The Babadook

babadookimage01{tentative release date: October 2014}

Holycrap, you guys. HOLYCRAP. I was not prepared for how awesome this Australian horror film would be. I mean, how scary can another spin on The Boogeyman actually be, right? The answer, though, is REALLY F’ING SCARY. The basics: grieving mom, out-of-control son, creepy book, unleashed creature, possession, and some really amazing imagery.

The Babadook is a non-stop ball of tension from beginning to end, the acting is freaking amazing, the creature F/X are great. I can’t even express how surprised I was by this movie, and how utterly terrified I was while watching it. Bonus: The Babadook pop-up book featured in the film is so goddamn cool! I hear the filmmakers are considering a kickstarter to produce it for real, and I am prepared to throw my money at them as soon as they do.


Lovely Molly

{Cross-posted to Three Imaginary Girls

Opening with a “found footage” sequence (expected by Director Eduardo Sanchez, one-half of the writing and directing team that brought us The Blair Witch Project) packed with intense emotion, Lovely Molly then backtracks to start at the beginning.

Scraping together money to start their new life together, young married couple Molly and Tim Reynolds move back into her parent’s home: a spooky out-in-the-middle of nowhere 18th century house that Molly will be spending a LOT of time alone in while her husband works long hour trucking across the country.

It isn’t long before Molly starts being terrorized by sounds of footsteps, slamming doors, and an eerily haunting singsong voice that she believes is her dead father. As Molly slips deeper into depression and despair, the details of her tortured childhood are slowly revealed: horrible physical and sexual abuse at the hands of her father that led her to retreat into heavy drug use and destructive behavior, which she is repeating again with an even faster—and scarier—descent.

And this is where I disagree with most of the reviews I’ve read about this movie that say, “it’s not scary”, because it’s actually fucking terrifying. The thing is, the most frightening thing about Lovely Molly isn’t the horror aspect of the story—it’s the past demons that Molly is facing that make you feel true terror.  (more…)


31 Horror Movies I Own #19: Grace

One of the most uncomfortable tales of terror I’ve ever seen on film, I fully recognize that Grace is not for everyone. Anyone who is a mom, for example, probably shouldn’t EVER see this.

Jordan Ladd plays Madeline Matheson, 8-months pregnant with an over-bearing mother-in-law who insists her decision to use a midwife instead of the hospital is a huge mistake. On the way home one night, Madeline and her husband are in a car accident that takes his life and the life of their unborn child, Grace…

…or maybe not. Initially appearing to be stillborn, Madeline soon finds out that Grace has “special needs”—including things like a bug trap to keep flies from nesting on her undead flesh, and lots and lots of protein in the form of human flesh and blood. (more…)


31 Horror Movies I Own #3: May

May stands out as one of my favorites because it’s so far from the typical horror-film plot that it’s wholly unlike anything else I’ve seen. It’s like a horror movie wrapped around a super-creepy psychological thriller, and the unique thing about May is May, herself.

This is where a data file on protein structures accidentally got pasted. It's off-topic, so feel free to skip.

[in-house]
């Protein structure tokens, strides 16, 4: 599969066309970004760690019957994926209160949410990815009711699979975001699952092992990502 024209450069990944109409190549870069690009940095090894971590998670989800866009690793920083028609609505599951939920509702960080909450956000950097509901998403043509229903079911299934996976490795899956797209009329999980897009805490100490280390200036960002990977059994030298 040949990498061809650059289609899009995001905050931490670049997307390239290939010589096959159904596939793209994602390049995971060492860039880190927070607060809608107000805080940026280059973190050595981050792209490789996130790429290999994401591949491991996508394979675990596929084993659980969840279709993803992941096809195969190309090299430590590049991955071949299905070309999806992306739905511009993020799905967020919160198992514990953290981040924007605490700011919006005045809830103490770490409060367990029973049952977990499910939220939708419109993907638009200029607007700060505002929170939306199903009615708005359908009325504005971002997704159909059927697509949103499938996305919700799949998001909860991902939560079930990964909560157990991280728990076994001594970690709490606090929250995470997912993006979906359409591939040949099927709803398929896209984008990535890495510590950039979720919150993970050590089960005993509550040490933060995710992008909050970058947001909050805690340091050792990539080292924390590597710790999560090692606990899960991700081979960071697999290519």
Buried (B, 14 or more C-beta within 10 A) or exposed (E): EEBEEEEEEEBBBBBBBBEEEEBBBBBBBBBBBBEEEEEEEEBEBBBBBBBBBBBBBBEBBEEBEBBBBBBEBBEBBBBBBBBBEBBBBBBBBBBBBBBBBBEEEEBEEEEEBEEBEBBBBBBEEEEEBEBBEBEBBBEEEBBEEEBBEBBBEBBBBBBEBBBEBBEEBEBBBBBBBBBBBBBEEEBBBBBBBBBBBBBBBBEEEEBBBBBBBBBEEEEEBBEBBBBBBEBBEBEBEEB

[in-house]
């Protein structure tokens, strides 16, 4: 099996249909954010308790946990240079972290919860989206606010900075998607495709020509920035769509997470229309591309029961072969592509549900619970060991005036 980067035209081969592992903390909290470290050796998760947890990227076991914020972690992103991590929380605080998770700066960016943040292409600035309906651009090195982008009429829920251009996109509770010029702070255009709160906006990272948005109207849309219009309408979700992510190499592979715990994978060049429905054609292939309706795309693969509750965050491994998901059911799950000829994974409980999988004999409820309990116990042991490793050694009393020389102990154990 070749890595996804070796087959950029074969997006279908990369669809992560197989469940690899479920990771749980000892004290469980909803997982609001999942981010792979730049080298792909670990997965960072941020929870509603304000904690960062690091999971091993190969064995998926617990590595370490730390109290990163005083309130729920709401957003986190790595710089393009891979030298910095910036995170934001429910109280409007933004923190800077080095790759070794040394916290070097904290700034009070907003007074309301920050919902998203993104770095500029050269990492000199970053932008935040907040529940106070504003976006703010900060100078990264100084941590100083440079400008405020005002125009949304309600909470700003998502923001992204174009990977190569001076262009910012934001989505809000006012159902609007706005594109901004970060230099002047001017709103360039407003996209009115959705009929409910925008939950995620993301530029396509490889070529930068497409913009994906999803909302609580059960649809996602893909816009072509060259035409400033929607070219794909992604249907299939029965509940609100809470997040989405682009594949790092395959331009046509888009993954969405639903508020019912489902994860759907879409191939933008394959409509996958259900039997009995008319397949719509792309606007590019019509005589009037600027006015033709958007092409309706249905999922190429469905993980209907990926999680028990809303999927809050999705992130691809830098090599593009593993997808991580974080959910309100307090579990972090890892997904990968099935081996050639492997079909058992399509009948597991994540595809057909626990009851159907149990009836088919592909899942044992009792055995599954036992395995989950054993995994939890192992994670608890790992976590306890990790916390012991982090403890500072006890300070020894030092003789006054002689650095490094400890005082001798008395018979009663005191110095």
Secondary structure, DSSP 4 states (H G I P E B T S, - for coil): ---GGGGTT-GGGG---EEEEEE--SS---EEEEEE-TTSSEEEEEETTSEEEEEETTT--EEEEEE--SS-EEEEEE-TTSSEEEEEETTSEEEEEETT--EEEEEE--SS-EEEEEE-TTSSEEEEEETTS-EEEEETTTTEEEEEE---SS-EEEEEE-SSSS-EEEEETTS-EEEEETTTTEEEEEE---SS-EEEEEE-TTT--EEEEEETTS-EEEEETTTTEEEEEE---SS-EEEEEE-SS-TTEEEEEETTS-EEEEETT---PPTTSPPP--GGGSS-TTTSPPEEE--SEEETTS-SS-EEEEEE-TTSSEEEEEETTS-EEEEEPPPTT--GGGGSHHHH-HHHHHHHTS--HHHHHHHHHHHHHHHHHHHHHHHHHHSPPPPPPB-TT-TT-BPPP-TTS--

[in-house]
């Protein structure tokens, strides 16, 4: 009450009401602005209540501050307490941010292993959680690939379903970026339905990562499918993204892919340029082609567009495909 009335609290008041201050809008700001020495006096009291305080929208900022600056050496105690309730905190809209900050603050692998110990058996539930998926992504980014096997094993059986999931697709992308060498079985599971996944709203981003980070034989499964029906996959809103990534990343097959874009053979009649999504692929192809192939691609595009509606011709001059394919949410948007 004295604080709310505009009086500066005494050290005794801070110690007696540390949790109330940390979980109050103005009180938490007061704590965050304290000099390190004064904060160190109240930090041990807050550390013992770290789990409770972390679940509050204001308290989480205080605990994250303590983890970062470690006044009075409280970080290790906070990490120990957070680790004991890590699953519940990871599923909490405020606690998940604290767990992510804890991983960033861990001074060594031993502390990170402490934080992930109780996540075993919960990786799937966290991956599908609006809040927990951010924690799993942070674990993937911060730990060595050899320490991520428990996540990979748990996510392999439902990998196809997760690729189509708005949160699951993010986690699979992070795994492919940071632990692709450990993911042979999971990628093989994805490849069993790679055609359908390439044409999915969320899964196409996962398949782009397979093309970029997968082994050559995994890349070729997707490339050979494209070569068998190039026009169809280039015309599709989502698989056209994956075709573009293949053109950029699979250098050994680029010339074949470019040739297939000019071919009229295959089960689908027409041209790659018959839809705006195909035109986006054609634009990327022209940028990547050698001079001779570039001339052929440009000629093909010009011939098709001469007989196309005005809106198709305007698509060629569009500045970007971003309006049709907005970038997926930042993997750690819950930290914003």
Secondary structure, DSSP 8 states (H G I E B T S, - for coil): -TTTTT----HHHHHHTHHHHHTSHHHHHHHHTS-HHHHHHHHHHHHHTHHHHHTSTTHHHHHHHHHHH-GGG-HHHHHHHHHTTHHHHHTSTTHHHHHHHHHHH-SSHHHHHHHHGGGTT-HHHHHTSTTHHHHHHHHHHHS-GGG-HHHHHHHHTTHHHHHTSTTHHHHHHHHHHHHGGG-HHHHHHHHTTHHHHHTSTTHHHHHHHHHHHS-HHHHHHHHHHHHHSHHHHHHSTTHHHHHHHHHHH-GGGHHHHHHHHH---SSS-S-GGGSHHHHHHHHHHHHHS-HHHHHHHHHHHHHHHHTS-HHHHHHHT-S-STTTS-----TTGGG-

Angela Bettis plays the title character, and even though she’s totally awkward, strange, and more than a little creepy, you find yourself rooting for her throughout the film. (more…)

Top 10 Horror Films of the Decade

So while I was making my regular Top 10 & decade list this year, I found I kept sticking horror films in it, and then decided they needed a home of their own, because 1) lists are fun, and 2) I need to update this blog sometime, right?

Feel free to argue, but here’s what I think really stood out in horror the last 10 years:

  1. The Orphanage {El Orfanato}
  2. 30 Days of Night
  3. [REC] & Quarantine (they’re almost identical)
  4. Battle Royale
  5. Audition {Oudishon}
  6. Frailty
  7. Jeepers Creepers
  8. 28 Days Later
  9. The Descent
  10. Drag Me to Hell

(Runner-ups: Grace, Ginger Snaps, and Session 9)

The Last House on the Left

“We’ve got to be willing to do ANYTHING”

The story is virtually identical, so anyone who’s seen Craven’s original The Last House on the Left pretty much knows what’s going to happen in the remake. For anyone who’s not seen it: it’s more of a “terror” film than a horror film, with the bulk of the gore predicated on revenge.

That said, at least the terror shown in the 1972 version is tainted a bit by being severely dated…this film, obviously, didn’t suffer from that. The torture and rape of Mari Collingwood seems so real, so devastating, that even *I* was traumatized. And that’s saying a lot.

All this traumatizing works well later on, when the Collingwoods realize their houseguests are the ones who’ve left their daughter for dead. While this version makes a point (at first) of the violence being strictly a means of survival, it does definitely reach a state of pure revenge.

The audience, dead silent during the scene in the woods where the criminals have their ‘party’ were shouting “hell yeah” and “get ‘em” while the parents went to town with knives, hammers and wine bottles on the perpetrators. Usually I would not embrace this kind of reaction, but I have to be honest: I was glad to experience it in this instance. As far as I’m concerned, any activity that pulled me out of the realism of the previous scenes and into fantasy land was welcome.

This one is definitely not for the faint of heart – and it has almost nothing to do with the gore involved.